The popularity of “Silent Night” can almost be termed “miraculous.” After all, the words were written by a modest curate and the music composed by a musician hardly known outside the province where he resided. There was no celebrity to sing at the world premiere and no mass-communication systems existed to spread the fame of the carol. However, its powerful message of peace has crossed all borders and language barriers, conquering the hearts of Christmas-celebrating people everywhere.
The original church of St. Nicholas, in Oberndorf where “Stille Nacht” was first heard in 1818, was torn down in the early part of the 20th century after sustaining damage from the flooding of the nearby Salzach. The Silent Night Chapel was erected on the spot in front of the main altar where Gruber and Mohr stood with the choir to introduce the six-stanza carol. In a higher section of Oberndorf, another church was built and the original pulpit and altars from the old church were moved there. Every Christmas at Midnight Mass, singers stand in front of the same altars and recreate the moment when the song heard ’round the world was first performed nearly 200 years ago.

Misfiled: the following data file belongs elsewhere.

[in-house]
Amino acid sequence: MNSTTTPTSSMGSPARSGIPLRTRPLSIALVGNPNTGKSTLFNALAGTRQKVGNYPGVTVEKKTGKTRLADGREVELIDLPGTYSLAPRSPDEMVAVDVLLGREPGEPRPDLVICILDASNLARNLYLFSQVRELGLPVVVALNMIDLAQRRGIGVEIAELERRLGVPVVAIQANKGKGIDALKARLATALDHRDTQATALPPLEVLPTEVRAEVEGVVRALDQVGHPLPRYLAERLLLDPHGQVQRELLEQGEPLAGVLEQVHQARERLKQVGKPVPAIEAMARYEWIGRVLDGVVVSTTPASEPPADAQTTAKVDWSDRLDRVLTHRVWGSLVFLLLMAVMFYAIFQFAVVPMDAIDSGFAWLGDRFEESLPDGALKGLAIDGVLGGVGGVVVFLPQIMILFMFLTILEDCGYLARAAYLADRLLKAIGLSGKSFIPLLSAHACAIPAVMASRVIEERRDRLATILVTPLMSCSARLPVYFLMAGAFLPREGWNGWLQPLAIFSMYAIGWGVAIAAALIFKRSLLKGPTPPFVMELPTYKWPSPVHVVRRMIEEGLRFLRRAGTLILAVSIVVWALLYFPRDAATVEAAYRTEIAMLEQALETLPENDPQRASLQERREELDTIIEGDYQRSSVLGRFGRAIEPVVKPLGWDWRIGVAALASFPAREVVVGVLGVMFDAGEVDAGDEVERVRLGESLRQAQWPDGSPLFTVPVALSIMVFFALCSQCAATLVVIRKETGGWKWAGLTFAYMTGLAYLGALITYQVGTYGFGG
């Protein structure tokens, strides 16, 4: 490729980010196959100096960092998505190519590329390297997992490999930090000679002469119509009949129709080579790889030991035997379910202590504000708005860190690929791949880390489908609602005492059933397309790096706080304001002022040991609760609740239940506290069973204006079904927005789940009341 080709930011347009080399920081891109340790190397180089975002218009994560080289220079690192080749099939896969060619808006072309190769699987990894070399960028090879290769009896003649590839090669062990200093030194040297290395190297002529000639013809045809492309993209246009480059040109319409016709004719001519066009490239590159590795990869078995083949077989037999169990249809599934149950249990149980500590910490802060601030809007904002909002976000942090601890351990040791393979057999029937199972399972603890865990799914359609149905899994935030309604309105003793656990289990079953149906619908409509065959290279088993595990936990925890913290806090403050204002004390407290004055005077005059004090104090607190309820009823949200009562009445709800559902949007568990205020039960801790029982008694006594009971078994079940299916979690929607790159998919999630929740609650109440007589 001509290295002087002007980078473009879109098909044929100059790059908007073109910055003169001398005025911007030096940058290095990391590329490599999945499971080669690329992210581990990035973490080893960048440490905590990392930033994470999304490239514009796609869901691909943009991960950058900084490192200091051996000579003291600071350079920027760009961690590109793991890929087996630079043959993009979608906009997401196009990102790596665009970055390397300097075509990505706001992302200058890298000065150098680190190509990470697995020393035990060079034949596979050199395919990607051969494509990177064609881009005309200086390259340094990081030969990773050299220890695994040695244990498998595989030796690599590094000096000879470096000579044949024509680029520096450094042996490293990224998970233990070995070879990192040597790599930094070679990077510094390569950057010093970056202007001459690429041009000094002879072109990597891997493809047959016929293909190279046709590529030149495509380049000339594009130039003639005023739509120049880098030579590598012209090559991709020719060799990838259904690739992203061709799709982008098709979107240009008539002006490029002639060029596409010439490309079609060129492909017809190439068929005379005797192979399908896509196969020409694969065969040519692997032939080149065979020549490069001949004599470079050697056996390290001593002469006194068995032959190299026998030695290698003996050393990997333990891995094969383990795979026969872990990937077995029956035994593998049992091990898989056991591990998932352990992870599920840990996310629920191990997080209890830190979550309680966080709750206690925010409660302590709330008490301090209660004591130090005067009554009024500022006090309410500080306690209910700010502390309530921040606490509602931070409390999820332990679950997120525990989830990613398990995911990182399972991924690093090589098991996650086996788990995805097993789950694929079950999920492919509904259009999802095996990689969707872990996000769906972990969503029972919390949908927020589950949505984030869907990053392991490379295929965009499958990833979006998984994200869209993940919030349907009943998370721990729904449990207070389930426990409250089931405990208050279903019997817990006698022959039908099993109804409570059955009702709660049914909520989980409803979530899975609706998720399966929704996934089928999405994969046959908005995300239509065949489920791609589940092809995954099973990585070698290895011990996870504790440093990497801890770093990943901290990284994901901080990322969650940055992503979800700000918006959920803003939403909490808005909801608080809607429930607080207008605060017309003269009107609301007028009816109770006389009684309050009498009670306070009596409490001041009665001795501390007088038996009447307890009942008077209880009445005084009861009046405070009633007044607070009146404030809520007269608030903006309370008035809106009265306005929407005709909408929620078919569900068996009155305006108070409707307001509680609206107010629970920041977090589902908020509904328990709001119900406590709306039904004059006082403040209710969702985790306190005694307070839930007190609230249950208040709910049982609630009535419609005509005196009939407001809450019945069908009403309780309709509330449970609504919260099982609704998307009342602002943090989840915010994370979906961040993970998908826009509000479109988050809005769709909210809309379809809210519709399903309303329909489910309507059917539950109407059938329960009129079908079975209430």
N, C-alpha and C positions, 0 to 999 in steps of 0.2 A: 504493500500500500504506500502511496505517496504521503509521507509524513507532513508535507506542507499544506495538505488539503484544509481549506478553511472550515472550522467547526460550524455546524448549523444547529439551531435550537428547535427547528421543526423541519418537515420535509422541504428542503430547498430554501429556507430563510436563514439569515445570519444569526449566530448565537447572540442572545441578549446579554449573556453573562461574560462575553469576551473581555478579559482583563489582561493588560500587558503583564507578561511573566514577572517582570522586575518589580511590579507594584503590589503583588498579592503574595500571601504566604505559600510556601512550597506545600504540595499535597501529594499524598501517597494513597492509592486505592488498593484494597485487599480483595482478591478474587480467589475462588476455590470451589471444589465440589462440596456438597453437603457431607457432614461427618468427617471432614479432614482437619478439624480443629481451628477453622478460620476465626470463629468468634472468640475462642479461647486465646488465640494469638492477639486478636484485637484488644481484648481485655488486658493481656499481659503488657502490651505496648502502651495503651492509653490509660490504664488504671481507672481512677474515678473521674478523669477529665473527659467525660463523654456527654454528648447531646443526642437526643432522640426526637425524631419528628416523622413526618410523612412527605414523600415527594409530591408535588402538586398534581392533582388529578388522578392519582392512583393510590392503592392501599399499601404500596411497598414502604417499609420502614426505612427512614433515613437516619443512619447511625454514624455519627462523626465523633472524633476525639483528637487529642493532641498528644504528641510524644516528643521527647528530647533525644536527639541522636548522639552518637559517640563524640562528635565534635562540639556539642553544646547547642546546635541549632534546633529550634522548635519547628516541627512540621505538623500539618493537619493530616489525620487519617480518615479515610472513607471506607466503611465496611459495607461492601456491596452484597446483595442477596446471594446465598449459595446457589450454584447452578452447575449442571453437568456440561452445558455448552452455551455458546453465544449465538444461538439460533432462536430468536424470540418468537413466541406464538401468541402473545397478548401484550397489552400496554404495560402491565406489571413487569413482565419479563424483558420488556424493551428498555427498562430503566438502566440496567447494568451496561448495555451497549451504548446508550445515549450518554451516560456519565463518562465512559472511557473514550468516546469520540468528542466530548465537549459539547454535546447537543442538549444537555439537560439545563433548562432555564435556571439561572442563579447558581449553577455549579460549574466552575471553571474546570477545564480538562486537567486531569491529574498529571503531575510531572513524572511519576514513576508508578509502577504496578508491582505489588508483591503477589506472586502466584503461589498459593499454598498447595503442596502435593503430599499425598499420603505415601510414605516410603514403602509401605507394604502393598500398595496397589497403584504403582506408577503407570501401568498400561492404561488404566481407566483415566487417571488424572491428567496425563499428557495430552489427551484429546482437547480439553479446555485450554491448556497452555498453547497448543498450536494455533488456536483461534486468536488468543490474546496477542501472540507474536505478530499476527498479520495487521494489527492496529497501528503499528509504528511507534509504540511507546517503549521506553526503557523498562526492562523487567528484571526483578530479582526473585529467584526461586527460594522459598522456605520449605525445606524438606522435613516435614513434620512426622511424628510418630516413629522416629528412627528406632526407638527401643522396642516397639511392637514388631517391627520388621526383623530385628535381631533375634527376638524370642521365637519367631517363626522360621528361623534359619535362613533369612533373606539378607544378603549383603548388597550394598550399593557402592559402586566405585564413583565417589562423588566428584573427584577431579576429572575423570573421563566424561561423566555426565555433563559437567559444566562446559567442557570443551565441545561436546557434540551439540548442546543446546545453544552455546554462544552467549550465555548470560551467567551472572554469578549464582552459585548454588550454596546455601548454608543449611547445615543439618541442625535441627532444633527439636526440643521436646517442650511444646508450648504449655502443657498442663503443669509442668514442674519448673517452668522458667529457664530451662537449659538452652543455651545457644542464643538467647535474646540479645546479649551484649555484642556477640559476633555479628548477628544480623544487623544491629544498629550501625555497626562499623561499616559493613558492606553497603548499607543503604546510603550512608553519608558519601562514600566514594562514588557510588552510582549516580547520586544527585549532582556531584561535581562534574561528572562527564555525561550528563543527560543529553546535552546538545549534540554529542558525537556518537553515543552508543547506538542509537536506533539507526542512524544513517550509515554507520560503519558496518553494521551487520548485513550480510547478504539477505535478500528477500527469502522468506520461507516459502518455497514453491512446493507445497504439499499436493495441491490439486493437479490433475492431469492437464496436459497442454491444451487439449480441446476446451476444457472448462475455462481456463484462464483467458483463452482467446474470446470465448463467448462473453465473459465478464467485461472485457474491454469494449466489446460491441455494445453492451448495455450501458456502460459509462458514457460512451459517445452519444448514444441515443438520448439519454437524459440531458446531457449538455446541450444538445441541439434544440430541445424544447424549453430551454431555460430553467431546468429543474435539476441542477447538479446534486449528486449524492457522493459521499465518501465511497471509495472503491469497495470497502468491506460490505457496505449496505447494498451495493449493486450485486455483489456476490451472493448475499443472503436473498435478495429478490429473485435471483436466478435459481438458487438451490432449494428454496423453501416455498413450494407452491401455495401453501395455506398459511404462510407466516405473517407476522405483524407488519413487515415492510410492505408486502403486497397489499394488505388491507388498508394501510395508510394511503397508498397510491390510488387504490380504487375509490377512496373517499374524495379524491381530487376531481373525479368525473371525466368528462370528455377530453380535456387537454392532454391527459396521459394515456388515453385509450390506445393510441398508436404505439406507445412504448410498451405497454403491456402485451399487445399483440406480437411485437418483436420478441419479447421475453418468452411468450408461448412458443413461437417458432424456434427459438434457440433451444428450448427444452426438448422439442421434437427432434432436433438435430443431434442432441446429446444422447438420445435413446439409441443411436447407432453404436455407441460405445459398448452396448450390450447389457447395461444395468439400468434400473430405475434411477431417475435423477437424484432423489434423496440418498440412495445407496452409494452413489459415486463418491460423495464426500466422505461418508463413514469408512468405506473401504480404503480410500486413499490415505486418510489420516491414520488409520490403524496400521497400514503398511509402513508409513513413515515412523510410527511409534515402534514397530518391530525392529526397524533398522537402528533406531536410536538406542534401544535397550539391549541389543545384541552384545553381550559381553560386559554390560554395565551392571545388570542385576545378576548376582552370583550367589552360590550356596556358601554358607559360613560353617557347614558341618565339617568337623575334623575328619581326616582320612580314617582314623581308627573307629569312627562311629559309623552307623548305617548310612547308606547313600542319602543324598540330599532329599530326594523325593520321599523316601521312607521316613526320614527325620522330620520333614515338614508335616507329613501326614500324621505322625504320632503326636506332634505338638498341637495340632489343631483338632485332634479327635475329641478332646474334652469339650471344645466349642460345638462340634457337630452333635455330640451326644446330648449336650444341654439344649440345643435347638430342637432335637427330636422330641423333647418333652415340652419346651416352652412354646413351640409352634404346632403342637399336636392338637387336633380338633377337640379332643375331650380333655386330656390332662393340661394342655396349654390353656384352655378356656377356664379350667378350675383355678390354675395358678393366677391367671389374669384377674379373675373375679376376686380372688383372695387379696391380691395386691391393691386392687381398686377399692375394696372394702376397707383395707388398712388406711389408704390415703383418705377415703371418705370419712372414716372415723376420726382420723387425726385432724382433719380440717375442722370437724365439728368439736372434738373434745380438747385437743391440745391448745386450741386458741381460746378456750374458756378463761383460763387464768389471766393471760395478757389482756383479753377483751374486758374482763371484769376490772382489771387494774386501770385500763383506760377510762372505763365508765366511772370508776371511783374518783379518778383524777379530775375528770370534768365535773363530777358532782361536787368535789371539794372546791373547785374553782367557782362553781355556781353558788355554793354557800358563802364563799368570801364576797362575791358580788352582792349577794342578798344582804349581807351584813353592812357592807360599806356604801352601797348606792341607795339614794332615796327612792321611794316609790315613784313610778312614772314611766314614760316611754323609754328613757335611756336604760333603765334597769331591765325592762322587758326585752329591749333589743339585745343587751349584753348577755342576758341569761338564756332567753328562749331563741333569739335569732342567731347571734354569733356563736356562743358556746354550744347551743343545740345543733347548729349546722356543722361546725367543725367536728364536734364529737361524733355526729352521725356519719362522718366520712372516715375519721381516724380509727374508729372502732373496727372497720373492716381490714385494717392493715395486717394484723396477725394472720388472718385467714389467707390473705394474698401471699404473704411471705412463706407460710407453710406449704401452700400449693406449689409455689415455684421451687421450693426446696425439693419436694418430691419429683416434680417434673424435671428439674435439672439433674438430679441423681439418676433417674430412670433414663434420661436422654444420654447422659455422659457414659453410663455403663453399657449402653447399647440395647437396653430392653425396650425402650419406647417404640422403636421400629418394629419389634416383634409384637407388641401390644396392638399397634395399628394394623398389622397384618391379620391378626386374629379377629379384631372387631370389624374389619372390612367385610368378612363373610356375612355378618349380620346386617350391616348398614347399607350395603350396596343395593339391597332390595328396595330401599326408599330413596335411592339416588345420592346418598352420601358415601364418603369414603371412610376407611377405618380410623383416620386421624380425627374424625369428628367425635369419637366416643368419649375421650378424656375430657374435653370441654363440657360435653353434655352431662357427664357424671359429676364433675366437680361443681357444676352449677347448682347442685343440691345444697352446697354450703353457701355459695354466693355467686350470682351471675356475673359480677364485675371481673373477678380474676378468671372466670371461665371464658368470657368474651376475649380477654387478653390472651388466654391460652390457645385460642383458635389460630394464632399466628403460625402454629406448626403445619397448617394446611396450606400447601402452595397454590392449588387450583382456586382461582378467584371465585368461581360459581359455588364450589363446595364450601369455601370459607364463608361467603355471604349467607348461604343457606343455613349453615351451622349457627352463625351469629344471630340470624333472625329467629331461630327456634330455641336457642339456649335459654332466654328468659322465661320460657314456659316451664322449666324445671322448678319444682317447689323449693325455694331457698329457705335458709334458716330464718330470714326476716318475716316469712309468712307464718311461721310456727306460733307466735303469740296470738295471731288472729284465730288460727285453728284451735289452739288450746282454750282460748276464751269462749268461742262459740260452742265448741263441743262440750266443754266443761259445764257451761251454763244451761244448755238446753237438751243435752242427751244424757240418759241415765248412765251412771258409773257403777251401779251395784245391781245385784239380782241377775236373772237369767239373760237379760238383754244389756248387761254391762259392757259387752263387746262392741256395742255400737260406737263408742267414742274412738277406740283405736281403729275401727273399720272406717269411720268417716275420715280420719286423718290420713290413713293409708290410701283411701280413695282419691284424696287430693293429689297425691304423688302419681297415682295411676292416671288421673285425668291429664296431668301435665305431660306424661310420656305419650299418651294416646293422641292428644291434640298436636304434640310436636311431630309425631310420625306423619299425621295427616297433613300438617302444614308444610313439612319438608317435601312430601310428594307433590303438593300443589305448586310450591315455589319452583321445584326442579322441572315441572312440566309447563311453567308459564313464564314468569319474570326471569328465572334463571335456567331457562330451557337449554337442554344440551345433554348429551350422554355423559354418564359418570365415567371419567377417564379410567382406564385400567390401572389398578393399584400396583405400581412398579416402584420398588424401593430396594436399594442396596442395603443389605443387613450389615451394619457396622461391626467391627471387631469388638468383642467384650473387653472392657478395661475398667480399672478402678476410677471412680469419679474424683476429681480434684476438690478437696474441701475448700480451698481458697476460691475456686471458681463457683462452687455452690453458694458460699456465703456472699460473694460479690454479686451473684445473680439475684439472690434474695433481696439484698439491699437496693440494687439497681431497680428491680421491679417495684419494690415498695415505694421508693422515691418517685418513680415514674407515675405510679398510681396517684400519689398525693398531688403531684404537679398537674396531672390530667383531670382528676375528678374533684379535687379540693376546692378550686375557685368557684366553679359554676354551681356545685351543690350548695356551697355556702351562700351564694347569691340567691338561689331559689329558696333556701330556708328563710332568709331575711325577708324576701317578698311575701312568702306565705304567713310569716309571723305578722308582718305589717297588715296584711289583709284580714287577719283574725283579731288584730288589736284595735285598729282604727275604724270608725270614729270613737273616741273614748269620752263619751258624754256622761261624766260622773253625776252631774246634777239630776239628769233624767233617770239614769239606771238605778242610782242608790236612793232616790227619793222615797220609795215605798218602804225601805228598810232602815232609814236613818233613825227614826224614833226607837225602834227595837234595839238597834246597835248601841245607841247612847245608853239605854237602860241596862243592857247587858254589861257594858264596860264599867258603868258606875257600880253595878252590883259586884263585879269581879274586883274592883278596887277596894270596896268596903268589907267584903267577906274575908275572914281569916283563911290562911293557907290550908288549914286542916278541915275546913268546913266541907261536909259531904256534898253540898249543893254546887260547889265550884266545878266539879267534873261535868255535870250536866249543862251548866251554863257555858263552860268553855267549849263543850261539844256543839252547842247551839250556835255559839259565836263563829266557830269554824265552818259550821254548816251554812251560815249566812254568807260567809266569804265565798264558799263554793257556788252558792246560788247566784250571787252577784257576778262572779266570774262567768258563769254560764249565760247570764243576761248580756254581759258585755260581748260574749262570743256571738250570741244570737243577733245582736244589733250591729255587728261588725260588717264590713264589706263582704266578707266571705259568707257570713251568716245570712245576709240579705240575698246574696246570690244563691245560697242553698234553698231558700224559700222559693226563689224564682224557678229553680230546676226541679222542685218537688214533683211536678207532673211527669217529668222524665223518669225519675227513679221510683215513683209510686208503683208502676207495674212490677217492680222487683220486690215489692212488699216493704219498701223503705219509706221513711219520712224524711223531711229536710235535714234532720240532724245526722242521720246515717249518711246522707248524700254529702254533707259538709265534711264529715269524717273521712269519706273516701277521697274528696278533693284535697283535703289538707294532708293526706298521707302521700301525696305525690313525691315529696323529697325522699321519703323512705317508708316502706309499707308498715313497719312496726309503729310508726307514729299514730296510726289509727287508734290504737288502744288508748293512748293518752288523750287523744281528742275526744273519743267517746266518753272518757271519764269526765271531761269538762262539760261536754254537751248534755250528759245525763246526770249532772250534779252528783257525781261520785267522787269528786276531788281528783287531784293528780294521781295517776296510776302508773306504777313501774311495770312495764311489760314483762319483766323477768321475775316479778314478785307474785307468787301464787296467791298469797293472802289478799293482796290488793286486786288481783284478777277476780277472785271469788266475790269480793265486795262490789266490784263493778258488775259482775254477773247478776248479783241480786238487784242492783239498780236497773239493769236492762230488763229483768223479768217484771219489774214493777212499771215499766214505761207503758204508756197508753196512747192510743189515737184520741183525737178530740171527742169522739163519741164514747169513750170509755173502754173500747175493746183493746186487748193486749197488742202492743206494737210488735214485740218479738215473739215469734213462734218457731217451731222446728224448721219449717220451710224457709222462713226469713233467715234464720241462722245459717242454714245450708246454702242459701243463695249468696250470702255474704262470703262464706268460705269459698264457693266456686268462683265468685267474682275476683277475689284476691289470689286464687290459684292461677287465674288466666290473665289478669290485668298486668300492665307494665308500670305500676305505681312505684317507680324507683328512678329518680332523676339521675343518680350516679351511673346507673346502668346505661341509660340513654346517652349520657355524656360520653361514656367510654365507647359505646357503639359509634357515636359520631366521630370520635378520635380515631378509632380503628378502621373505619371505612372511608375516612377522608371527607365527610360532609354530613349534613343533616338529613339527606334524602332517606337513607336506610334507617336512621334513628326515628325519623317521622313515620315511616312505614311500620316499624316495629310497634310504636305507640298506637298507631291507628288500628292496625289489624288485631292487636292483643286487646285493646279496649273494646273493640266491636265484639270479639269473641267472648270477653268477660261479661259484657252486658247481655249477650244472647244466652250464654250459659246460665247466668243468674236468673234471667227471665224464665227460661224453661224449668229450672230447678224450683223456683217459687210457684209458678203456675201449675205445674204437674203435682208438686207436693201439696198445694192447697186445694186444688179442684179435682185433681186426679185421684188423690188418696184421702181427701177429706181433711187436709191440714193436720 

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Youngsters Build Gingerbread Houses

Youngsters Build Gingerbread HousesKarina Gullett reaches for some candy to decorate the gingerbread house she was making during last Thursday¹s holiday craft time at the Crothersville Library.

Youngsters of all ages used small cardboard milk cartons for the foundation and applied icing as glue to cement graham crackers to the milk carton. Then icing, candy, marshmallow, red & green mints, and red licorice were used to make seasonal decorations to the tiny structures.

About 15 youngsters and their families took part in the seasonal activity at the local library.

Karina is the 6-year-old daughter of Matthew and Heather Gullett of Crothersville.